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Artefact ID154
TM IDTM 32984
Findspot (DEChriM ID)58   (Dayr al-ʿIẓām)
Writing mediumSheet/roll
Text contentDocumentary

SB XVIII 13612; P. Lond. III 1014 descr.: Letter to Apa John.

Fragmentary letter of the mother of the monk (apotaktikos) Philadelphos, a widow, with a request for help, presumably in relation to some matter involving a tax-collecting official (exactor). Docket on the back of the letter where it is described as a "request" (paraklesis).

This request is one of many Greek and Coptic letters addressed by monks, clerics, soldiers, state officials and individuals to Apa John, so that he would intercede in their favour in dealings with the authorities or pray for them. The anchorite of this archive was identified with the famous John of Lycopolis known by literary sources by Zuckerman 1995.

About SB XVIII 13612, Bagnall and Cribiore (2006: 209) note: "The text is correct in every respect and shows a good command of Greek. It presents a most unusual feature in a non-literary text: some punctuation marks. Together with the indications given by the hand, these facts point to the work of an accomplished writer".

Selection criteriaMention of Christian individuals/communities, Christian terms/formulas/concepts
Date from375
Date to399
Dating criteria

Dated to 6th c. when mentioned as P.Lond. III 1014 descr., but redated by Parassoglou 1987 to 4th c. because of palaeography and mention of an exactor. Now connected to the archive of Apa John (Van Minnen 1994: 81, n. 54, and Zuckerman 1995: 188 n. 20, 190).

Absolute/relative dateRelative date
Archaeological context

According to C. Zuckerman's reconstruction, the Apa John’s letters were presumably found in September 1897, during the excavations of Farag Ismael and Yassa Tadros on the mountain of Siout (Lykopolis), in the ruins of Dayr al-'Azam, the site of the monastery of John of Lycopolis. Yet, they never reached the museum in Gizeh – like the other objects unearthed during these excavations – and must have ended on the market, where they were bought soon after the excavations (Zuckerman 1995: 189-192; Gonis 2008: 69-72). Although not proven, this attractive hypothesis is generally accepted by scholars (see discussion in Van der Vliet 2015: 166-167, some reservations in Choat 2017: 37-40).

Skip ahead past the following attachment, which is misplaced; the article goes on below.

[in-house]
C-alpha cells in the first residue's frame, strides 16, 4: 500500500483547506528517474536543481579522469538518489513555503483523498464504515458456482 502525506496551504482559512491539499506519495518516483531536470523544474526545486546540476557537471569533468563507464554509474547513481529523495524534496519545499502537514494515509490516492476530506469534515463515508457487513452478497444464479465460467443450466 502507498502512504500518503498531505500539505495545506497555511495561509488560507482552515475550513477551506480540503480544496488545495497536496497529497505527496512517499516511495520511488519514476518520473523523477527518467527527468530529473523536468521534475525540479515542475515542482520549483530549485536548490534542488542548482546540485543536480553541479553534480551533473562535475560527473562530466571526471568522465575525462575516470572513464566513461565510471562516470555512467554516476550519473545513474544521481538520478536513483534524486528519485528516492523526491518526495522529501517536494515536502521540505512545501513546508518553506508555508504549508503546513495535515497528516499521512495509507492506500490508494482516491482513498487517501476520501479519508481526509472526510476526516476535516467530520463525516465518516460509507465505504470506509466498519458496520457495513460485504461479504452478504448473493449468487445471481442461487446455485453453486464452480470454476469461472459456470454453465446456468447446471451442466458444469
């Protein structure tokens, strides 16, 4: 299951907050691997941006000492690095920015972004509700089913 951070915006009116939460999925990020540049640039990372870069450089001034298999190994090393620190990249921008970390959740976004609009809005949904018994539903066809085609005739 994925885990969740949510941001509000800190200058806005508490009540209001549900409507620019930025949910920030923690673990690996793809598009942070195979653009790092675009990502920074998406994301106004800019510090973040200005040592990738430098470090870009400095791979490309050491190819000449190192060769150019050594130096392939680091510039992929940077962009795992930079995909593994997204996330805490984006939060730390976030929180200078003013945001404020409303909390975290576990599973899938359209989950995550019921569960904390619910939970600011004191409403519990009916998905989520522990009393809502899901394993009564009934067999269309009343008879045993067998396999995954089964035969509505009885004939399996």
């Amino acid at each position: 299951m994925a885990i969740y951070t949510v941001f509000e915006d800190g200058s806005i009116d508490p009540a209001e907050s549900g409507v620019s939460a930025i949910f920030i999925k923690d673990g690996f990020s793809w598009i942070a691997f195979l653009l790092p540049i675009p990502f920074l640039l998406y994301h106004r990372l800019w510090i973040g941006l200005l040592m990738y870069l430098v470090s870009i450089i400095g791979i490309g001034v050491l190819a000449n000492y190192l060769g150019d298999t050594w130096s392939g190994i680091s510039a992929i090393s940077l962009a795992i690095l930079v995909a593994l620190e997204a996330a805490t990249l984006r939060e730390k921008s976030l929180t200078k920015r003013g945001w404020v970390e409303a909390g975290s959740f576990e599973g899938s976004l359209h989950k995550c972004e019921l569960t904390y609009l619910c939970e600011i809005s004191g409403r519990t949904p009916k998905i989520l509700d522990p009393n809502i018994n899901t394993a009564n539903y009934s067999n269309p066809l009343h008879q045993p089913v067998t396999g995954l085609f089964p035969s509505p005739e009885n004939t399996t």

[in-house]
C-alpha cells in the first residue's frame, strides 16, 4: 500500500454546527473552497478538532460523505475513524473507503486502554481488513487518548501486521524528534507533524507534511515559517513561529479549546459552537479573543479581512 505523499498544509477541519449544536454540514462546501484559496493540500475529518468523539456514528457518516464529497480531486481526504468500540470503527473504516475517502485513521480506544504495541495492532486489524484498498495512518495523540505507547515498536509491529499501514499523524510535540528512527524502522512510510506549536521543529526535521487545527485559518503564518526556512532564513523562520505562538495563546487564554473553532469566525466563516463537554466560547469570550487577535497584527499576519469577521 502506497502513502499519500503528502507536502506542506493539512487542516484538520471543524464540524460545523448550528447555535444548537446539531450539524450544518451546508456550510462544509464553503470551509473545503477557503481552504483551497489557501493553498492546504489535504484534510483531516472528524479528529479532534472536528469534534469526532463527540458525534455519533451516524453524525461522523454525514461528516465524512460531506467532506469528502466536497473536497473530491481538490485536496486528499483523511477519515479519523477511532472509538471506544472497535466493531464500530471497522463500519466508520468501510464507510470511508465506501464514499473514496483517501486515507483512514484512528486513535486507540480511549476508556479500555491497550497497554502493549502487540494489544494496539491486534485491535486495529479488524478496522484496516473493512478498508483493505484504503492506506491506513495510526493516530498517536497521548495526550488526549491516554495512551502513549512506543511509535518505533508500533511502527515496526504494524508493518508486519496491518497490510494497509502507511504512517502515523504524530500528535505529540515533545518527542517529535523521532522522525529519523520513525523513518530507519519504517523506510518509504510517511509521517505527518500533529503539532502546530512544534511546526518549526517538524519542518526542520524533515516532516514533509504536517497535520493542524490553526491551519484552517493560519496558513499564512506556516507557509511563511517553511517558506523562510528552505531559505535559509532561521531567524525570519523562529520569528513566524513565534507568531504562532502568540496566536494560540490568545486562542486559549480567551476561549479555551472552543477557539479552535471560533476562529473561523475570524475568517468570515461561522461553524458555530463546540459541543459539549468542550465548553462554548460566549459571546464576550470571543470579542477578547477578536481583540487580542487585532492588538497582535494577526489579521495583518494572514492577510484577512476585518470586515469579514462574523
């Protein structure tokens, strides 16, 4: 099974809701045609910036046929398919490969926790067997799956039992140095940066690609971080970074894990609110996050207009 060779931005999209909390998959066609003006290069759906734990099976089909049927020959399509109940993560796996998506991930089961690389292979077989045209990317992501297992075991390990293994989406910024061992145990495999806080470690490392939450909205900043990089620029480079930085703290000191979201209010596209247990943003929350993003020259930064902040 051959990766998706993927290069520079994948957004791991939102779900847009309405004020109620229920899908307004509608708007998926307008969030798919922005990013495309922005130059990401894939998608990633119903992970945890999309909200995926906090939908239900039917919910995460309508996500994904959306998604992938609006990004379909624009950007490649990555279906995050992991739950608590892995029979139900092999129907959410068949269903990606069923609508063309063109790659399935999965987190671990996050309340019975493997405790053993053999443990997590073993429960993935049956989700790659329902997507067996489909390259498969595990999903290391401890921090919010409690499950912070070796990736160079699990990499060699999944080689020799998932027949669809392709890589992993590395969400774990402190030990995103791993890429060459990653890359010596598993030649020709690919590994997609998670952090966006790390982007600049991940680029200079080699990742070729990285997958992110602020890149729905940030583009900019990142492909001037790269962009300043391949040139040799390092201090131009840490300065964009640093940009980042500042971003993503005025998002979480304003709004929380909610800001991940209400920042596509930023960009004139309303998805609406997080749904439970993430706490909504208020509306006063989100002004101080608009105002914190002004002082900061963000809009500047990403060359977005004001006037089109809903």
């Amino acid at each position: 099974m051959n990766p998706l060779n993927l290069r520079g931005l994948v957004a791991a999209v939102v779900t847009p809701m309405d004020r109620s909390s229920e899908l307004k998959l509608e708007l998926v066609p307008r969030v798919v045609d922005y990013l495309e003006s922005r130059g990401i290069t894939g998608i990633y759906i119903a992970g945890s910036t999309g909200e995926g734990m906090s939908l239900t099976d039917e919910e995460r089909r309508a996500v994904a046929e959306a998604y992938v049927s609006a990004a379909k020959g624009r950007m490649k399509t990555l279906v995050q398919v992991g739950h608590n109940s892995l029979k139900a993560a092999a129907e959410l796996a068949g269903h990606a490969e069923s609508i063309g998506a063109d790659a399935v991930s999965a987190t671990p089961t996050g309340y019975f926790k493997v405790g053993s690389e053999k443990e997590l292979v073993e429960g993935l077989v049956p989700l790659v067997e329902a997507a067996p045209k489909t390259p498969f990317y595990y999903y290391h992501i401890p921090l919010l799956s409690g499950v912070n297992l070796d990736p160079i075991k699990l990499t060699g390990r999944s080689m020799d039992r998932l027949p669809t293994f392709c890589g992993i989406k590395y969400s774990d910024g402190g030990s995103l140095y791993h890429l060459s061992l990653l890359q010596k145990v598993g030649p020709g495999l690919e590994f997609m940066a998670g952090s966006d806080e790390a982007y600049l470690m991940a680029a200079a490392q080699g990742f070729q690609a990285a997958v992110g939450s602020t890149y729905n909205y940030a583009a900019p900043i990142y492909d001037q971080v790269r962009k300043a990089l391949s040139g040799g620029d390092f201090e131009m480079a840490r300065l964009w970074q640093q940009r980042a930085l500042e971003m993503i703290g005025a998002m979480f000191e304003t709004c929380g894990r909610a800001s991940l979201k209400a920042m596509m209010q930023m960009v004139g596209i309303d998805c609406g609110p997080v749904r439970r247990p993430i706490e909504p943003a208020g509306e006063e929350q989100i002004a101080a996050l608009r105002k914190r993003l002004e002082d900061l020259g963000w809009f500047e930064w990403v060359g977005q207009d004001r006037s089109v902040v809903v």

Accession number

London, British Library, Pap 1014


Editio princeps:

• Parássoglou, George M. 1987. "Request for Help." in Miscellània Papirològica Ramon Roca-Puig, ed. S. Janeras. Barcelona: Rafael Dalmau, 247-250, with pl.

Additional bibliography:

• Bagnall, Roger S. and Raphaella Cribiore. 2006. Women's Letters from Ancient Egypt, 300 BE–AD 800. Ann Arbor: The University of Michigan Press, 209.

• Choat, Malcolm and Maria Chiara Giorda. 2017. Writing and Communication in Early Monasticism. Texts and Studies in Eastern Christianity 9. Leiden, Boston.

• Gonis, Nikolaos. 2008. “Further Letters from the Archive of Apa Ioannes.” Bulletin of the American Society of Papyrologists 45, 69-85.

• Kenyon, Frederic G. and Harold I. Bell. 1907. Greek Papyri in the British Museum, vol. III. London, p. LII, no. 1014 descr.

• Van der Vliet, Jacques. 2015. “Snippets from the Past: Two ancient sites in the Asyut Region: Dayr al-Gabrawi and Dayr al-’Izam.” In Christianity and Monasticism in Middle Egypt, ed. Gawdat Gabra and Hany Takla. Cairo: The American University in Cairo Press, 161-168.

• Van Minnen, Peter. 1994. “The Roots of Egyptian Christianity.” Archiv für Papyrusforschung und verwandte Gebiete 41, 71-85.

• Wilcken, Ulrich. 1912. Grundzüge und Chrestomathie der Papyruskunde, I Bd. Historischer Teil, II Hälfte Chrestomathie. Leipzig-Berlin, 157, no. 130.

• Zuckerman, Constantine. 1995. "The Hapless Recruit Psois and the Mighty Anchorite, Apa John." Bulletin of the American Society of Papyrologists 32, 183-194.

Valérie Schram, 2021
Suggested citation
Valérie Schram, 2021, "Artefact ID 154", 4CARE database - Fourth-Century Christian Archaeological Record of Egypt,